On Monday, April 1, Facebook removed 687 pages, groups, and accounts mostly linked to the Congress for displaying “coordinated inauthentic behaviour”.
Some of these pages and accounts have links to the ruling party as well. The India Eye Facebook page and allegedly associated IT firm Silver Touch have connections to the BJP.
In a statement, Facebook Head of Cyber Security Nathaniel Gleicher said the social media giant has conducted four “distinct and unconnected” take-downs.
Facebook removed these accounts, groups, and pages not for their content, but for their behaviour; it was reportedly organised and intended to influence and manipulate people in India.
The Congress has been quick to distance itself from these unverified accounts. However, BJP leaders have used this development to take the spotlight away from the ruling party that has often come under fire for recruiting organised IT cells.
What did Facebook remove?
Gleicher explains that Facebook and Instagram have removed 103 pages, groups, and accounts that originated in Pakistan. These users “frequently posted” about the Indian government, news, and military and tried to conceal their identities.
However, Facebook found the users had links to the Inter-Service Public Relations, the media arm of the Pakistani military. Around 2.8 million users followed these accounts that spent around $1,100 (almost Rs 76,000) on advertisements to grow their following.
There is currently no link between the accounts in India and Pakistan, but they both tried to “mislead others about who they were and what they were doing,” said Gleicher.
Facebook has also removed 687 pages and accounts that “engaged in coordinated inauthentic behavior in India and were linked to individuals associated with an IT Cell of the Indian National Congress (INC)”.
These accounts posted about Indian news and the upcoming Lok Sabha elections and spent $39,000 (about Rs 26 lakh) on ads.
The website also deleted 15 pages, groups, and accounts that behaved in a similar manner and had links to Silver Touch, an IT firm that allegedly works closely with the BJP. The India Eye is the page at the centre of controversy with Silver Touch and the BJP.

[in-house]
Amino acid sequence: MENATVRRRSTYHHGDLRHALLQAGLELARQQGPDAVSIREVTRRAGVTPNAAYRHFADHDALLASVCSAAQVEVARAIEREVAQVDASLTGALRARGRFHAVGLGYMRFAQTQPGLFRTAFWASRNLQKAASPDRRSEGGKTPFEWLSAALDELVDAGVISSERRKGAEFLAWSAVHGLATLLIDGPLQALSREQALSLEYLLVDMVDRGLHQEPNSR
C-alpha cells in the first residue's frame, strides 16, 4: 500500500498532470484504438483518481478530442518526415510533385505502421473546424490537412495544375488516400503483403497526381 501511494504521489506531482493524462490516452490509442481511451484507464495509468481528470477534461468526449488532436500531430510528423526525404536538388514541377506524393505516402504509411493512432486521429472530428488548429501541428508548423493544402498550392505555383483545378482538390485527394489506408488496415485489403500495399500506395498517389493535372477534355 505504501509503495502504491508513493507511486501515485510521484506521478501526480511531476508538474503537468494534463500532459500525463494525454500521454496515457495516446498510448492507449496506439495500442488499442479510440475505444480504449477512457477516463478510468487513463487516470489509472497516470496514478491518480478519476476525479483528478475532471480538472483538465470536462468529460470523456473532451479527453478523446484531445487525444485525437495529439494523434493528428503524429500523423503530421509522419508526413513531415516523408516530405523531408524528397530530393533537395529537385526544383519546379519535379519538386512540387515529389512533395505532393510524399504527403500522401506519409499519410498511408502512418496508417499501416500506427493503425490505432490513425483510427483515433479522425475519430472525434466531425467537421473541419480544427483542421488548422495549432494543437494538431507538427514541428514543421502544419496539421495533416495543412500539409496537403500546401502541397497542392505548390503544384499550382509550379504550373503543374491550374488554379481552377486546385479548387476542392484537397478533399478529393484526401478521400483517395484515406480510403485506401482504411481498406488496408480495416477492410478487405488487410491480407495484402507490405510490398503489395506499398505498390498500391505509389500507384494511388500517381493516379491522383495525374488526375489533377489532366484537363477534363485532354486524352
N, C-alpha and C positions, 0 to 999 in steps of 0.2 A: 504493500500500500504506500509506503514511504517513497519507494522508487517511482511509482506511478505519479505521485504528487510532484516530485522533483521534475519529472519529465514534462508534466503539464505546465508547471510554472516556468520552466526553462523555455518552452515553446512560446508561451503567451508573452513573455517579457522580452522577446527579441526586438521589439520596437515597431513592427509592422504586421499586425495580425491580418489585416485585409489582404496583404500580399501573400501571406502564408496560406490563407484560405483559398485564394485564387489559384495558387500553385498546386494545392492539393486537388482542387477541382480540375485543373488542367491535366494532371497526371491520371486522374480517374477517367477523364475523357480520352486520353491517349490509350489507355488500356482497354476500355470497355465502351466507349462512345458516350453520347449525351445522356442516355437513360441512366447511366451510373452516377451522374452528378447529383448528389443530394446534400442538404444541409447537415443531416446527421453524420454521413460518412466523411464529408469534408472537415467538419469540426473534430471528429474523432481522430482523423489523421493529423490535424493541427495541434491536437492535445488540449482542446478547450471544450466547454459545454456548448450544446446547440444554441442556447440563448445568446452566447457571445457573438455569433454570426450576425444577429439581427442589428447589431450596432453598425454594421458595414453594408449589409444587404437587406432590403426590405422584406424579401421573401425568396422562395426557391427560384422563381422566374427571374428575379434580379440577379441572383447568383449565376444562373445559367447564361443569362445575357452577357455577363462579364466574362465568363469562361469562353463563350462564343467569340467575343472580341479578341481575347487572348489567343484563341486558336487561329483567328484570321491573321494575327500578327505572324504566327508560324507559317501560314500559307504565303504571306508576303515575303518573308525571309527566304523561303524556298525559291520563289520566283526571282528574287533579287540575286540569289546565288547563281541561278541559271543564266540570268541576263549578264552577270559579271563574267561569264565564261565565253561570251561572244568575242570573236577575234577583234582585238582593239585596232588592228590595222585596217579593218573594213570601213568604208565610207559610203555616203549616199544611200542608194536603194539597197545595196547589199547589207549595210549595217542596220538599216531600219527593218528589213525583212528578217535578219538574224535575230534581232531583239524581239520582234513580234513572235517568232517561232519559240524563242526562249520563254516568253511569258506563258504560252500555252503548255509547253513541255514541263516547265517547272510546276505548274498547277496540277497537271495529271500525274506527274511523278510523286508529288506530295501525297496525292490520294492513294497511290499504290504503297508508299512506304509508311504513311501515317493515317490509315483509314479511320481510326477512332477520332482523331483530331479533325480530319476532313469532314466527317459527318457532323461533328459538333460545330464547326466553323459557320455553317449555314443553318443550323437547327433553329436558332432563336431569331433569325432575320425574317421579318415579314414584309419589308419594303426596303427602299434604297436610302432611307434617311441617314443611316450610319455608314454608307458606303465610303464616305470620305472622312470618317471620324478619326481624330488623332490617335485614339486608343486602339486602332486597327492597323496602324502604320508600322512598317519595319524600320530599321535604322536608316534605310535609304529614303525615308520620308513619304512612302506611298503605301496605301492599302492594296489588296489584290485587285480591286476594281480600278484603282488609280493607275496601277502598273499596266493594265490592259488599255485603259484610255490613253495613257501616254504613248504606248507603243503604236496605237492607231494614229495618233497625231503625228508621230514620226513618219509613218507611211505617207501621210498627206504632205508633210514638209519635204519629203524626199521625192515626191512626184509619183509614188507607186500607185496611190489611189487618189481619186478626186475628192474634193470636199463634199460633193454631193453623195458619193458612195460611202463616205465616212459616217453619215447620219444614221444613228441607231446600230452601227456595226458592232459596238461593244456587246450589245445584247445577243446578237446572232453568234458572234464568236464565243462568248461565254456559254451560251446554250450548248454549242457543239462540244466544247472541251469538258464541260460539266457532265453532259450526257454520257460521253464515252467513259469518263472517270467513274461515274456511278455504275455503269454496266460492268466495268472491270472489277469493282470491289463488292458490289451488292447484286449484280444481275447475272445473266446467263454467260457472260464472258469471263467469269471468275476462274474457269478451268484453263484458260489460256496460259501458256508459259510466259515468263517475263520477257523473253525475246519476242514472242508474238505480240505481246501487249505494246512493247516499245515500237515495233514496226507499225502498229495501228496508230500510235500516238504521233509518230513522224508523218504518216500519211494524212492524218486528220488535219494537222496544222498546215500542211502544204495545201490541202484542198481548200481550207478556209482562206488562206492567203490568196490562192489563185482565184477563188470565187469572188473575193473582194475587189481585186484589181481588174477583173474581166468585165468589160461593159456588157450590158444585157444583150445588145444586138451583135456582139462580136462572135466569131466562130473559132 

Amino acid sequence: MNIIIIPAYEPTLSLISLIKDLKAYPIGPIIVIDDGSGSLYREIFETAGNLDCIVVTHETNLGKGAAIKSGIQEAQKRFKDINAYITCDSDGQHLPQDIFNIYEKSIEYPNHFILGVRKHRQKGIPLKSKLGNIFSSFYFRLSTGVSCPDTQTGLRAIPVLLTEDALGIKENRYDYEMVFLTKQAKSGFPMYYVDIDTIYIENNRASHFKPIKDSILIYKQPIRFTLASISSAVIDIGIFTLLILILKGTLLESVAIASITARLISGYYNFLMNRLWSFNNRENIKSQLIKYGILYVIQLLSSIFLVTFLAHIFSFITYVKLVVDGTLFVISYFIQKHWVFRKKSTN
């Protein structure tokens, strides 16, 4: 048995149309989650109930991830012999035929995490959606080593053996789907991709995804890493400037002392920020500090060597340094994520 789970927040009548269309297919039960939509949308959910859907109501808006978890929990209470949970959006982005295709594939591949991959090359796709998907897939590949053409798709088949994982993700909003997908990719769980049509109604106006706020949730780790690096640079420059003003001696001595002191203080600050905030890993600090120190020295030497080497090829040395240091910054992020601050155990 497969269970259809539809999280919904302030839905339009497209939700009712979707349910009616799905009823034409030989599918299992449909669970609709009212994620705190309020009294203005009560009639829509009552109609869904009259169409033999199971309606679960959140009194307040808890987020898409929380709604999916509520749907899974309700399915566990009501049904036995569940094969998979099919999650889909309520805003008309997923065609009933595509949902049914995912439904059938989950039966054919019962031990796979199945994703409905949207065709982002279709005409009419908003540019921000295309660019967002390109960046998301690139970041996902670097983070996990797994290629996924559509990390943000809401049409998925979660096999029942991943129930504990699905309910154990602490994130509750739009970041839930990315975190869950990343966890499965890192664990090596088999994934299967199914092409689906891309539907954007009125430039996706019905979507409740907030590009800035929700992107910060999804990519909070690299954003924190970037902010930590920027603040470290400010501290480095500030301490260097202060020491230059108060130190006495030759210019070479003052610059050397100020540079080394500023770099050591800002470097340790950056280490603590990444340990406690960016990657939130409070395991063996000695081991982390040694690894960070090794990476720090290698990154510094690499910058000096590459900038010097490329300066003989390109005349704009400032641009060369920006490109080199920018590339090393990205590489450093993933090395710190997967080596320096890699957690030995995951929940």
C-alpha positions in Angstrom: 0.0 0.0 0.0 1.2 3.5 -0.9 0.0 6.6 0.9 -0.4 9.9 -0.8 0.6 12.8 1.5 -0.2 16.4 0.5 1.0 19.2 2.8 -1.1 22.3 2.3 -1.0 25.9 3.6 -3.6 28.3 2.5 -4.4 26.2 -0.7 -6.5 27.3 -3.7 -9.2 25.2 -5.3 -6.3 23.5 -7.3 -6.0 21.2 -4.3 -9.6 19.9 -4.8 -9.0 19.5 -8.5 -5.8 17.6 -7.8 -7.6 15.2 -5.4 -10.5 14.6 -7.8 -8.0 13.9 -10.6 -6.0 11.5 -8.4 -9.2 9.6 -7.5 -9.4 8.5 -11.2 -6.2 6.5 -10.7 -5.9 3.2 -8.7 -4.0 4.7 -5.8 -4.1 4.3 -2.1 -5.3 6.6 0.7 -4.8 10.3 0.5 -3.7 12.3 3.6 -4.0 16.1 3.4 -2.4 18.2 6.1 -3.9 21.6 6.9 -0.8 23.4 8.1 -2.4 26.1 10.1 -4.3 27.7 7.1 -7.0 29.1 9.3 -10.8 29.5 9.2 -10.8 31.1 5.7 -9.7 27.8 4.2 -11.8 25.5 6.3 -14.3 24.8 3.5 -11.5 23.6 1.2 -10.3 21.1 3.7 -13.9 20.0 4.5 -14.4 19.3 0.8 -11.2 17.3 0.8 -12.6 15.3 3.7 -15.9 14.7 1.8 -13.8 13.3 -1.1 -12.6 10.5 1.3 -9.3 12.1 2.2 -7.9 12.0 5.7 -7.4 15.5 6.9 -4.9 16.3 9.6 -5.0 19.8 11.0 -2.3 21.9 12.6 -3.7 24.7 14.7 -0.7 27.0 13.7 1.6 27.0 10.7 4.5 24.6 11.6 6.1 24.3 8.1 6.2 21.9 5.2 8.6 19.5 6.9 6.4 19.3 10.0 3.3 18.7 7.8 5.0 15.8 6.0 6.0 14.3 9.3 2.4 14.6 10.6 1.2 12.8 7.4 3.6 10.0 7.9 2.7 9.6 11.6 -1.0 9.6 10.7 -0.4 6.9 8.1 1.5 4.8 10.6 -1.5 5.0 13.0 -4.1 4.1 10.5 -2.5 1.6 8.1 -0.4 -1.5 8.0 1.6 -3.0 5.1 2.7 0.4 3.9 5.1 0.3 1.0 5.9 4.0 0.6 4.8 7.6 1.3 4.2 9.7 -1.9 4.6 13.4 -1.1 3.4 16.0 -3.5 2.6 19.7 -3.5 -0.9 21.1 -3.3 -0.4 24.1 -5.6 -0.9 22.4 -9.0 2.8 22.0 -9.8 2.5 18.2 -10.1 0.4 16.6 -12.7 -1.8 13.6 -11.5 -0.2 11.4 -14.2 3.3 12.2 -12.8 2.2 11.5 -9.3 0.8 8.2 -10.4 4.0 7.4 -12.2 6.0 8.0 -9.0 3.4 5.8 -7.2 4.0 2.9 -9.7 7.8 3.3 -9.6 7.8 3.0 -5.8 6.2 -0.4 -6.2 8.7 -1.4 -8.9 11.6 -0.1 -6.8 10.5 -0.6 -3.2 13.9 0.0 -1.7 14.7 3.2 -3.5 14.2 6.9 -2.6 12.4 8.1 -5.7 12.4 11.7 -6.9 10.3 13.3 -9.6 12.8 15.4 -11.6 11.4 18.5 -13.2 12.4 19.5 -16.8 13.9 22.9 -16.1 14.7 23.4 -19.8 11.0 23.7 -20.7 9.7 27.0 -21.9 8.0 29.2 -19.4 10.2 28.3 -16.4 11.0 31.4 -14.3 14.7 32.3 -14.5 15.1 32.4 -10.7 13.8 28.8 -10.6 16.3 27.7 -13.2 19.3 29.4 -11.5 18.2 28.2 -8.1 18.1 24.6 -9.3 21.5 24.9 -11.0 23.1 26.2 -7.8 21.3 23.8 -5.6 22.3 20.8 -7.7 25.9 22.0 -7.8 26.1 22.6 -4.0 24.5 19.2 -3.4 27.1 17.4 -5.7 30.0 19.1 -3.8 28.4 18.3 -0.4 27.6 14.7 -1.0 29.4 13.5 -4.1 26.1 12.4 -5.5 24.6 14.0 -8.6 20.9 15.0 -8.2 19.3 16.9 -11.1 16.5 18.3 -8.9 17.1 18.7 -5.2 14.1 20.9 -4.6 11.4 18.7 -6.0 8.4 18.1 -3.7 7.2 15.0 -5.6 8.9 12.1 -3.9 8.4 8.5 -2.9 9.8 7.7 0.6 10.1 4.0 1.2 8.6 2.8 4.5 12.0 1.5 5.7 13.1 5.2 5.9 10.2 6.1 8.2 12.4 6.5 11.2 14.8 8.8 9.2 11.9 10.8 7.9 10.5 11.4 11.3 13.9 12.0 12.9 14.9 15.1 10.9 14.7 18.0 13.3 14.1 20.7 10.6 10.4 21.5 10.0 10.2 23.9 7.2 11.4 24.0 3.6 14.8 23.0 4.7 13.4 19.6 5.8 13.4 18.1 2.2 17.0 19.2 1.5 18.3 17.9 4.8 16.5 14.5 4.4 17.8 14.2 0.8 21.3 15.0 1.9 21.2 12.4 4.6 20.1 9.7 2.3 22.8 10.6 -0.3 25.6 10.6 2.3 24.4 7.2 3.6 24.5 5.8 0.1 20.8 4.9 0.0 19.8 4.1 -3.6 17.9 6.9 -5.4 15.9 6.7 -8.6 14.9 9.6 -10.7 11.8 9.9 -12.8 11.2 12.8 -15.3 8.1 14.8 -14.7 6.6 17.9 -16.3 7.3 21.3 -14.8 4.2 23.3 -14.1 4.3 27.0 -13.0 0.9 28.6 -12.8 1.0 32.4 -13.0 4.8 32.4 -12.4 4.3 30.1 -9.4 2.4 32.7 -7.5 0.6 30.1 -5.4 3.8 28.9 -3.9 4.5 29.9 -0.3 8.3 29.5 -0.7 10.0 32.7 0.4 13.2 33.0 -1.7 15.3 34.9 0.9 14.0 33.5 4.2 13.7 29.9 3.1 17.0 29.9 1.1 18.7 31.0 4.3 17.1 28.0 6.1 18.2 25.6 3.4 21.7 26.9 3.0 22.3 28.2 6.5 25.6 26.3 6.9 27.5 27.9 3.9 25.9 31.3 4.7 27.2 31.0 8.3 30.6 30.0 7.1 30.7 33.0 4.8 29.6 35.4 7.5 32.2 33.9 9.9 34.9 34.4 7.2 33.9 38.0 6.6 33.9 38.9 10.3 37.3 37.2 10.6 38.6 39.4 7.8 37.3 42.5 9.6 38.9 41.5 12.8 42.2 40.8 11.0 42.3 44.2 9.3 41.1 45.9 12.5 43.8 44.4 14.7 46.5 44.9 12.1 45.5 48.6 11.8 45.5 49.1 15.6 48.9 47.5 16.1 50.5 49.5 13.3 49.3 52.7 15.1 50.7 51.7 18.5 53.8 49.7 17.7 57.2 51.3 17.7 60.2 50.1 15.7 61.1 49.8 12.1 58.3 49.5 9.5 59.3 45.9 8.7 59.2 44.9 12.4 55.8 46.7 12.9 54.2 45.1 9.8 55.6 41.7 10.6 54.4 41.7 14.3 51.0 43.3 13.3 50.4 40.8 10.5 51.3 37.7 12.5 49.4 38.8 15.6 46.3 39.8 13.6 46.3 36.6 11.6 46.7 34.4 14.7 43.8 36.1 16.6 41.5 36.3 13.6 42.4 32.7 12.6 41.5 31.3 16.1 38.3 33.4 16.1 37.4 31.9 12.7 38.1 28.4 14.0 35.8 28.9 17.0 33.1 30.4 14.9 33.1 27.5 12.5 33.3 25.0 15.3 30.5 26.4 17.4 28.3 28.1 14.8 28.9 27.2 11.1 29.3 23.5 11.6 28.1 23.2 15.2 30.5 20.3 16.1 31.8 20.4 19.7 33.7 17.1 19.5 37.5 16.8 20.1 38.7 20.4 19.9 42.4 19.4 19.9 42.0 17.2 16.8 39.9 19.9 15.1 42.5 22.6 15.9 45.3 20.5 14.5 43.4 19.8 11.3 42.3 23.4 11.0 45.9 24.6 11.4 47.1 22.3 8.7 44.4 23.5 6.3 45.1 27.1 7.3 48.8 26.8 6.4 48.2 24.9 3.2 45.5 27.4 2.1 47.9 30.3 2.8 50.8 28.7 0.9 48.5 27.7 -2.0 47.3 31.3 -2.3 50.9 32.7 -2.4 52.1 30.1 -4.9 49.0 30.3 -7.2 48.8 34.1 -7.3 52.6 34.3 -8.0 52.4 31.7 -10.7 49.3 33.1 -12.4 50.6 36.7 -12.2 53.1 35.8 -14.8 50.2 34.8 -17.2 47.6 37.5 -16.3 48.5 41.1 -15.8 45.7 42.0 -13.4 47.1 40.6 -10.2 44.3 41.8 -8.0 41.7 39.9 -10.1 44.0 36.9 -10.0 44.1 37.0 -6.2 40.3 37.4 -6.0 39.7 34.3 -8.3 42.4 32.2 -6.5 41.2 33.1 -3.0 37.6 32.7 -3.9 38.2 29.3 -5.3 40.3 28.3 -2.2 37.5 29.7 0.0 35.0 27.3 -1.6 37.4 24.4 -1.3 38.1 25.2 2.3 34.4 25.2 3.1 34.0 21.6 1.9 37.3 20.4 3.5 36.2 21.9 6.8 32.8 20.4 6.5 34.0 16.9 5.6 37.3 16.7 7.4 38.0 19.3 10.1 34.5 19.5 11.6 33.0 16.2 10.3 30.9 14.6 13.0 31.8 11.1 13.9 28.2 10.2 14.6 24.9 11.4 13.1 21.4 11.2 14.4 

Another 321 pages and accounts were removed for violating Facebook’s spam rules, not for “coordinated inauthentic behaviour” like the others.
Gleicher said, “This activity goes against what people expect on Facebook and it violates our policies. This is why we continue to invest in people and resources to improve the technology we use to detect this type of harmful behaviour, and we will continue to take action on an ongoing basis to address it.”
BJP and Congress responses
Congress took to Twitter to post an official statement addressing the matter.
The party said, “This is to clarify no official pages run by INC have been taken down. Additionally, all pages run by our verified volunteers are also unaffected. In the mean time, we are awaiting a response from Facebook to provide us a list of all pages/accounts that they have taken down.”
The party is making a distinction between its verified followers and party workers and others, hoping to communicate that whoever the Congress has publicly endorsed is safe from any controversy.
However, the BJP took this opportunity to attack the Opposition.
Information Technology Minister Ravi Shankar Prasad told ANI, “Today, a very historical development has taken place. Owners of those accounts are unknown. It was fake. It was used to spread falsehood against Narendra Modi government.”